There is greater optimism over the U.S. economy in 2013 and much expectation of revenue growth in the next 12 months, according to the latest read on the U.S. industrial manufacturing sector by PricewaterhouseCoopers.
In the consultancy’s Q4 2012 Manufacturing Barometer, 83 percent of 57 senior executives at large, multinational U.S. industrial manufacturing companies who responded to PwC are forecasting revenue growth at their companies, versus 3 percent who are forecasting negative results. They are forecasting an average 5.2 percent revenue growth, which was higher than the average 4.6 percent growth expected back in Q3 2012.
The C-suite respondents, however, limited their encouraging expectations to the domestic market, as their optimism of international markets remained low at 32 percent and uncertainty high at 53 percent.
“Overall sentiment among U.S. industrial manufacturers regarding the prospects for the domestic economy rose,” said Bobby Bono, U.S. industrial manufacturing leader at PwC. “The improved sentiment regarding the domestic outlook contrasts with the continued high level of uncertainty concerning the international stage. Management teams are placing their bets on the U.S. economy as they seek avenues to strengthen their competitive positions and foster growth.”
A Kick in Hiring and Capital Investment?
The greater good feeling could translate to more hiring and spending over the next 12 months among industrial companies. Fifty-eight percent of PwC respondents noted they intend to hire sought-after technicians, skilled laborers, and production workers, while 7 percent are mulling reducing their full-time headcounts. Forty-seven percent said they plan major capital investments over that same time frame — though this number still pales to the 67 percent of PwC respondents who said the same thing in Q4 2011.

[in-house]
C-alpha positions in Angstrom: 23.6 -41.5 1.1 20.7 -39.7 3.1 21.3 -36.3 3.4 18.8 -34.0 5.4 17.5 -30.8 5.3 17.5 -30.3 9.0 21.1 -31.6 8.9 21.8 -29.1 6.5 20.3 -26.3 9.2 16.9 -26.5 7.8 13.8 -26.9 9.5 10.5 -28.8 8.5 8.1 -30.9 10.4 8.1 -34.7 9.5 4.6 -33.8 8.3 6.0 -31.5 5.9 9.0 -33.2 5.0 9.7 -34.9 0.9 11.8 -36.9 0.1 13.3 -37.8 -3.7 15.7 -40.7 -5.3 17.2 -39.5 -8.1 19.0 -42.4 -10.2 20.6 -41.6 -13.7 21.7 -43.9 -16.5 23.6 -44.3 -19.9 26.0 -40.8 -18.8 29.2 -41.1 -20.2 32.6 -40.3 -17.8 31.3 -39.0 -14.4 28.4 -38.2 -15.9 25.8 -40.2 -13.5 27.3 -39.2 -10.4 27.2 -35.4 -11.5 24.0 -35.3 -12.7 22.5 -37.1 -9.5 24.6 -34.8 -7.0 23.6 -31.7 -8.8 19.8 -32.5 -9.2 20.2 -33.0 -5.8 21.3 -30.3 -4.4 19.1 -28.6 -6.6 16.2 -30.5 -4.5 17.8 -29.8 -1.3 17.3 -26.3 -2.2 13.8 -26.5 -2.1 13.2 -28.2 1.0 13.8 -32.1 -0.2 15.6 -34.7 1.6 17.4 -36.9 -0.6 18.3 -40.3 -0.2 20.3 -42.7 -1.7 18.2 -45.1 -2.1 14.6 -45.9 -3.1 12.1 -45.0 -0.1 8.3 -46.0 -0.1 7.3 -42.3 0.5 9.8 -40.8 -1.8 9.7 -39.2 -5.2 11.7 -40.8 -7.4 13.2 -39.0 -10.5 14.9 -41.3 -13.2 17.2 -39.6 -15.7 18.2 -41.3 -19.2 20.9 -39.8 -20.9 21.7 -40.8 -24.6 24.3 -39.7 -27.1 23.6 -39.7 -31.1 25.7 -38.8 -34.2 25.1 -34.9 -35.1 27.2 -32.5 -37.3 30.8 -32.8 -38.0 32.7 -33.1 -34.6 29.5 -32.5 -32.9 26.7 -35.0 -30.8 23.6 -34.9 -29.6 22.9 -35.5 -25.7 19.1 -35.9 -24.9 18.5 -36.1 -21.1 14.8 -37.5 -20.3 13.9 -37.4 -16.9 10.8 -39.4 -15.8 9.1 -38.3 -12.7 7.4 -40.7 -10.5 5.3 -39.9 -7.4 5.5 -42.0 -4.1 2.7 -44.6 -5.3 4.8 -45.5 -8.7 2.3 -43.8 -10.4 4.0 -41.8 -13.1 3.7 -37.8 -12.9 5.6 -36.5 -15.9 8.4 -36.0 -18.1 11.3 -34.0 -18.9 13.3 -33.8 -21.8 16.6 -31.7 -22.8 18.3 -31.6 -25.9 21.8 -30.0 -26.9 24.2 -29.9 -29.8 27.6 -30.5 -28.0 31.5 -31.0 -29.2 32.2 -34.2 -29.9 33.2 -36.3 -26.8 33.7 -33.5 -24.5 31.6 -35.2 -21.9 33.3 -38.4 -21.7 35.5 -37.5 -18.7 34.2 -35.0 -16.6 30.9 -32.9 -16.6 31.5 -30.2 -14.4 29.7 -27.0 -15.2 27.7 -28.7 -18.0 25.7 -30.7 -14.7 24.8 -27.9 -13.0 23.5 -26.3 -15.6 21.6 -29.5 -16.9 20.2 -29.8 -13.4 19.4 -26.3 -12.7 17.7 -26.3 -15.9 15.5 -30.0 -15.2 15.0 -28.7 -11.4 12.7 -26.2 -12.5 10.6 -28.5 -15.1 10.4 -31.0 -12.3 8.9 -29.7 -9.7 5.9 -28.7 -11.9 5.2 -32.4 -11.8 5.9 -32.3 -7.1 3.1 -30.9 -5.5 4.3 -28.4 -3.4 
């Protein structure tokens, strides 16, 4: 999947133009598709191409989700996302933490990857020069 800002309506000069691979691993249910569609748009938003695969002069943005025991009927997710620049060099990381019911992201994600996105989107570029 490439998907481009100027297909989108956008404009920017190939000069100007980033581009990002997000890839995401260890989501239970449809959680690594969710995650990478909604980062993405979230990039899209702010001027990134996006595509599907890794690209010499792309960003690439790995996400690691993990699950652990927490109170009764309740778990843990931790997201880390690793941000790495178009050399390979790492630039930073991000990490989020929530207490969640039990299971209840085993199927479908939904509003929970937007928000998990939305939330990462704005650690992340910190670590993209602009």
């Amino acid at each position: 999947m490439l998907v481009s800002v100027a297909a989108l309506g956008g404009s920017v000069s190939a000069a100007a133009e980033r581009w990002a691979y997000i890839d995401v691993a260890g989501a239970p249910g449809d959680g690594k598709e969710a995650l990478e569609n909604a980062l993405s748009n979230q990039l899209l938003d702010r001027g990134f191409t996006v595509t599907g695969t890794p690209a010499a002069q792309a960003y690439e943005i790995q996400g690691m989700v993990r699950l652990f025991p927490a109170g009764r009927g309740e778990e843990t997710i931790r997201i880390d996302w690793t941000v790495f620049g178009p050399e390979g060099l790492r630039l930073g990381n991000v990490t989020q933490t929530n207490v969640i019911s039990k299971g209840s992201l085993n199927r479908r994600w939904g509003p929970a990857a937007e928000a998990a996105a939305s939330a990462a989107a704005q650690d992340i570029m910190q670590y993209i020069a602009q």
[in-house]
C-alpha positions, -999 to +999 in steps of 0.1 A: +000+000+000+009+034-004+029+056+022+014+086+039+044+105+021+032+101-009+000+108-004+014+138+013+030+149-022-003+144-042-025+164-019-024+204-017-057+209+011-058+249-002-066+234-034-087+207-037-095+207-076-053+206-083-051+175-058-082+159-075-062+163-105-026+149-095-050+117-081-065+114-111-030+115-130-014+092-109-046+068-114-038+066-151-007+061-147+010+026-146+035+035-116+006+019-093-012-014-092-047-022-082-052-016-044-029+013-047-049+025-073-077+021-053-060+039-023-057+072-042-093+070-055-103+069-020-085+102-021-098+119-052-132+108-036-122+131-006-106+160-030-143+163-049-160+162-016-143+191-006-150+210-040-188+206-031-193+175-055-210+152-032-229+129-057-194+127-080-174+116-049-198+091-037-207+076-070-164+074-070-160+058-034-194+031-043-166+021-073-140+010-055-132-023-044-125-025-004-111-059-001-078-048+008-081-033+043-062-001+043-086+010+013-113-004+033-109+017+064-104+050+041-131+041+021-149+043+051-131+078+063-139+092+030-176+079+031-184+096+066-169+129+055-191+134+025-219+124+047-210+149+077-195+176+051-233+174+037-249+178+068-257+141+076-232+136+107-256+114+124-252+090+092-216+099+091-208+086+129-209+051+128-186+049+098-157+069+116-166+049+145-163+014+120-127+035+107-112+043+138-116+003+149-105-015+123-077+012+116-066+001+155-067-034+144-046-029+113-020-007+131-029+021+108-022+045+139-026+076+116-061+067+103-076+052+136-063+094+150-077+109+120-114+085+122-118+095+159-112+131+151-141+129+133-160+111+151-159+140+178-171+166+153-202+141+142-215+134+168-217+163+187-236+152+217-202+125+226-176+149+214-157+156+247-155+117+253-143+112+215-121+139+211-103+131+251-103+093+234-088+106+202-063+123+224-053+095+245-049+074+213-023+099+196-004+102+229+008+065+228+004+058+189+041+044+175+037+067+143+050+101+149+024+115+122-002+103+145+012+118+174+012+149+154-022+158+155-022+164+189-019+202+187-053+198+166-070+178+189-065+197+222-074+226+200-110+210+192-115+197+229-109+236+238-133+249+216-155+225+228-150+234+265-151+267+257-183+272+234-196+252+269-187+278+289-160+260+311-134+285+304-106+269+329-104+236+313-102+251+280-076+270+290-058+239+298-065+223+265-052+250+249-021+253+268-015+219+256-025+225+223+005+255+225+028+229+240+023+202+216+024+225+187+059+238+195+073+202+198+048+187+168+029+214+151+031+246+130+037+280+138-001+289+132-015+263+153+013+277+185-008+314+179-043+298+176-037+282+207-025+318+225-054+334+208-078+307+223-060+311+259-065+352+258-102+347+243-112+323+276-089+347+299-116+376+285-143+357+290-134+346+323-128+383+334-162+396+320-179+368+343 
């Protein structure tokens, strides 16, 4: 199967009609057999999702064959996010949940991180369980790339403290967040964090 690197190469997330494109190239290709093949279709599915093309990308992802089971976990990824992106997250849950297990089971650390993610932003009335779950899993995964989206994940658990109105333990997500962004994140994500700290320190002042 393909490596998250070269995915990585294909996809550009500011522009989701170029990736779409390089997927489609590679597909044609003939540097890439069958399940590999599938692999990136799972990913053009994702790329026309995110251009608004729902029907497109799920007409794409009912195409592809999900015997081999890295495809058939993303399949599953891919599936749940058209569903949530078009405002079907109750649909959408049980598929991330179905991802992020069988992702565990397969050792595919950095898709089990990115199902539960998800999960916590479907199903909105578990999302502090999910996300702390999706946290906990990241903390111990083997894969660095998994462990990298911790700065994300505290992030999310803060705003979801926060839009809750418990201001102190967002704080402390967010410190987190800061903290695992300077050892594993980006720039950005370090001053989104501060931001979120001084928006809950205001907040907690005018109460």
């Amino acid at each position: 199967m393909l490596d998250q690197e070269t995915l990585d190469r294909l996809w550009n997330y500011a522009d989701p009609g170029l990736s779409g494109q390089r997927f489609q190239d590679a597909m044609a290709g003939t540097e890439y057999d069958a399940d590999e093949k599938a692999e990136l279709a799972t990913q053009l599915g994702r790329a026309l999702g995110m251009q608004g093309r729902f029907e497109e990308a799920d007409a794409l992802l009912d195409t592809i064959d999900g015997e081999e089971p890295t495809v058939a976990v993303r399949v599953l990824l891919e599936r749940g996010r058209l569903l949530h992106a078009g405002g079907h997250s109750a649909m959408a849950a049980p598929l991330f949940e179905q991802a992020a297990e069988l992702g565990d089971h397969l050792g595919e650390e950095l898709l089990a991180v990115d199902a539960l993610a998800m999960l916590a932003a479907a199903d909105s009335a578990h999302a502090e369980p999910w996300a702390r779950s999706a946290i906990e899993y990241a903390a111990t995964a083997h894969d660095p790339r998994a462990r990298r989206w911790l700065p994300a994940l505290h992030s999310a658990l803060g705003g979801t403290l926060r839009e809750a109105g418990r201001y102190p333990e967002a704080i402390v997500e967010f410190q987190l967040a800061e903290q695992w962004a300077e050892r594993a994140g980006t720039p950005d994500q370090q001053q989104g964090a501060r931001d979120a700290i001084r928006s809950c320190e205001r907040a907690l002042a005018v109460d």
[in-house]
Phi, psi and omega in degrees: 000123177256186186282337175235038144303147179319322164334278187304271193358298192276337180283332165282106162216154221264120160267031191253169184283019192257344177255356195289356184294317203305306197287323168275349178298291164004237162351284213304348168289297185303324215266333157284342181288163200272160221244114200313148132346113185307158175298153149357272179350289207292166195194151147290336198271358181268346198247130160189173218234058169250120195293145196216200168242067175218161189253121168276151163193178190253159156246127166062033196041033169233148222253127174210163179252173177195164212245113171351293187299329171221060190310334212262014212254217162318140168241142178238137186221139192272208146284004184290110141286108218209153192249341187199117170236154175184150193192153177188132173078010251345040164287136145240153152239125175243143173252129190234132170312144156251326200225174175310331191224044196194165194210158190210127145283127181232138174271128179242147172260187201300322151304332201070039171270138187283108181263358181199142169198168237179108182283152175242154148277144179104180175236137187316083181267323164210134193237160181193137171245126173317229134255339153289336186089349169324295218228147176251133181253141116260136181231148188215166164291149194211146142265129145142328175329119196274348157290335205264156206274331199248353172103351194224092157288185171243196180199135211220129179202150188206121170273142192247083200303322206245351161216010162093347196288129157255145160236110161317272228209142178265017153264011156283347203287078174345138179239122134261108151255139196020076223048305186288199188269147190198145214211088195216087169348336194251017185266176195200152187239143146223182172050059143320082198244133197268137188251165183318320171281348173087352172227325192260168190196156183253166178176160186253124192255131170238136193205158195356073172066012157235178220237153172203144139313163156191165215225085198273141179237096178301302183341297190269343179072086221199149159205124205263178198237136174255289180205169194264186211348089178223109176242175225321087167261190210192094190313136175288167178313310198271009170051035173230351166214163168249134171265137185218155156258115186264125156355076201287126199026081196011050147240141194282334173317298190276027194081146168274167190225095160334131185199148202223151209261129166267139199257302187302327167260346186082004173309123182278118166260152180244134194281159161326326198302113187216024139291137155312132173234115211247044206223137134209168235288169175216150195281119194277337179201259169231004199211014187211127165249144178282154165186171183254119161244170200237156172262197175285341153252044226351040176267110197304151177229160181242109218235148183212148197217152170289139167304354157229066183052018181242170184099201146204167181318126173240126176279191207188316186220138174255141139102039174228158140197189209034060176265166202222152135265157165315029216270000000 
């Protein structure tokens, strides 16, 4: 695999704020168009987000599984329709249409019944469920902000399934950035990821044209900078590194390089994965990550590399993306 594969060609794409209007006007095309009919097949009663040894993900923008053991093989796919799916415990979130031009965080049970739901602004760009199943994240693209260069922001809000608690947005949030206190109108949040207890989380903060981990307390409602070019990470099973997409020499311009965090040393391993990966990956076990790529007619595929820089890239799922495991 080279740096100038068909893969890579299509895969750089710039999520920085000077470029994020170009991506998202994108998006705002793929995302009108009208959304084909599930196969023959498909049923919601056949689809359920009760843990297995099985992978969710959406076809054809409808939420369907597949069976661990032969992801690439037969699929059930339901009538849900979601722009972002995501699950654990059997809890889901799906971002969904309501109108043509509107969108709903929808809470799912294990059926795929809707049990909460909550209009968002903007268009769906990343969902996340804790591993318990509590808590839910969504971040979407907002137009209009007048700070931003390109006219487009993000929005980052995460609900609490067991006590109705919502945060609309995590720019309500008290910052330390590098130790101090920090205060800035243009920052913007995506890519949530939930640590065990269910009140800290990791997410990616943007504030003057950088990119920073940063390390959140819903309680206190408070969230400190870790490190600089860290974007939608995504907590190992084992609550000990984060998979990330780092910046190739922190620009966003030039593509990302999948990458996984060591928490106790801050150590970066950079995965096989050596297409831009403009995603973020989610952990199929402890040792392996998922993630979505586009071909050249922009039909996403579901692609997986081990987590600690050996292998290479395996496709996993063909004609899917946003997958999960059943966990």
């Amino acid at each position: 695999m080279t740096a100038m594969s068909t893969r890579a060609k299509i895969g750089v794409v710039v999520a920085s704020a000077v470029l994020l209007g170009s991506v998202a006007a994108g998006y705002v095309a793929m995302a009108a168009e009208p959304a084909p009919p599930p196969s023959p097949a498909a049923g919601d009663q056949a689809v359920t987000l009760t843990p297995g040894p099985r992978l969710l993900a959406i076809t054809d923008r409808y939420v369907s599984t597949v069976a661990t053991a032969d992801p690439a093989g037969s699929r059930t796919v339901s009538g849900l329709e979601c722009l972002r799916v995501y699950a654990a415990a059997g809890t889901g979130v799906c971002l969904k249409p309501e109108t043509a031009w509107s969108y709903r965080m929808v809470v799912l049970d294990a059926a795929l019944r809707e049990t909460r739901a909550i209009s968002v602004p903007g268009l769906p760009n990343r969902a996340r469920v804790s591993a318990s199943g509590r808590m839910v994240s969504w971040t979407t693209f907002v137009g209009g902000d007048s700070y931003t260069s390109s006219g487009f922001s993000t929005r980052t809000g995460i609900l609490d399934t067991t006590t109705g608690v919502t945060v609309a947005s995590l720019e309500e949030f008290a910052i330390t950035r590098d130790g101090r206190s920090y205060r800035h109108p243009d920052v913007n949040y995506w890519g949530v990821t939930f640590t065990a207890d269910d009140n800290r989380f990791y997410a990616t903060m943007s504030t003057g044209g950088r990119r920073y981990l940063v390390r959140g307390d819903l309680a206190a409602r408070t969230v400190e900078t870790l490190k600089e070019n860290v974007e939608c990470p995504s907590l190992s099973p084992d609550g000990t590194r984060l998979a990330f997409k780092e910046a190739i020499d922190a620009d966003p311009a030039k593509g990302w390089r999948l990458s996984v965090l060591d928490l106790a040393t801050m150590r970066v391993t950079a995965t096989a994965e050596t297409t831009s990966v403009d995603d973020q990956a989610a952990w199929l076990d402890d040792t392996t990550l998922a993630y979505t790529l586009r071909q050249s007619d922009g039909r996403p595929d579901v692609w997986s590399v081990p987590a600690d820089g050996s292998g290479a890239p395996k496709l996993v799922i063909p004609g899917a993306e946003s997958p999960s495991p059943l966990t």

The average investment as a percentage of total sales was 5.3 percent, going toward facilities expansion (with just 17 percent saying overseas facilities), new products and services, and R&D. Moreover, some investments might go toward M&A activities, as 32 percent of Barometer respondents are looking to purchase another business, while 13 percent are looking to sell part or all of their businesses.
Still, there are things that might be keeping these execs awake at night. They expressed concern about lack of demand (52 percent), legislative/regulatory pressures (47 percent), oil and energy prices (42 percent), and taxation policies (33 percent) as being barriers to growth for the next 12 months. Worries over decreasing profitability rose by 9 points from Q3 2012 to 30 percent of PwC respondents.
And while overseas expansion has slowed, the vast majority of these respondents (87 percent) are already doing business in the BRIC countries, especially China (79 percent), with India and Russia expected to receive more activity from U.S. industrial manufacturing businesses.
Gross margins rose moderately in Q4 2012; they were higher for 35 percent of panelists and lower for 22 percent of respondents. Costs and prices rose moderately, as well, as 35 percent reported higher costs and 17 percent reported lower costs. A quarter of the surveyed businesses raised prices, while 15 percent lowered them.
The feedback from the 57 C-level members was given to PwC from early October 2012 to mid-January. The complete Manufacturing Barometer report is at PwC’s site.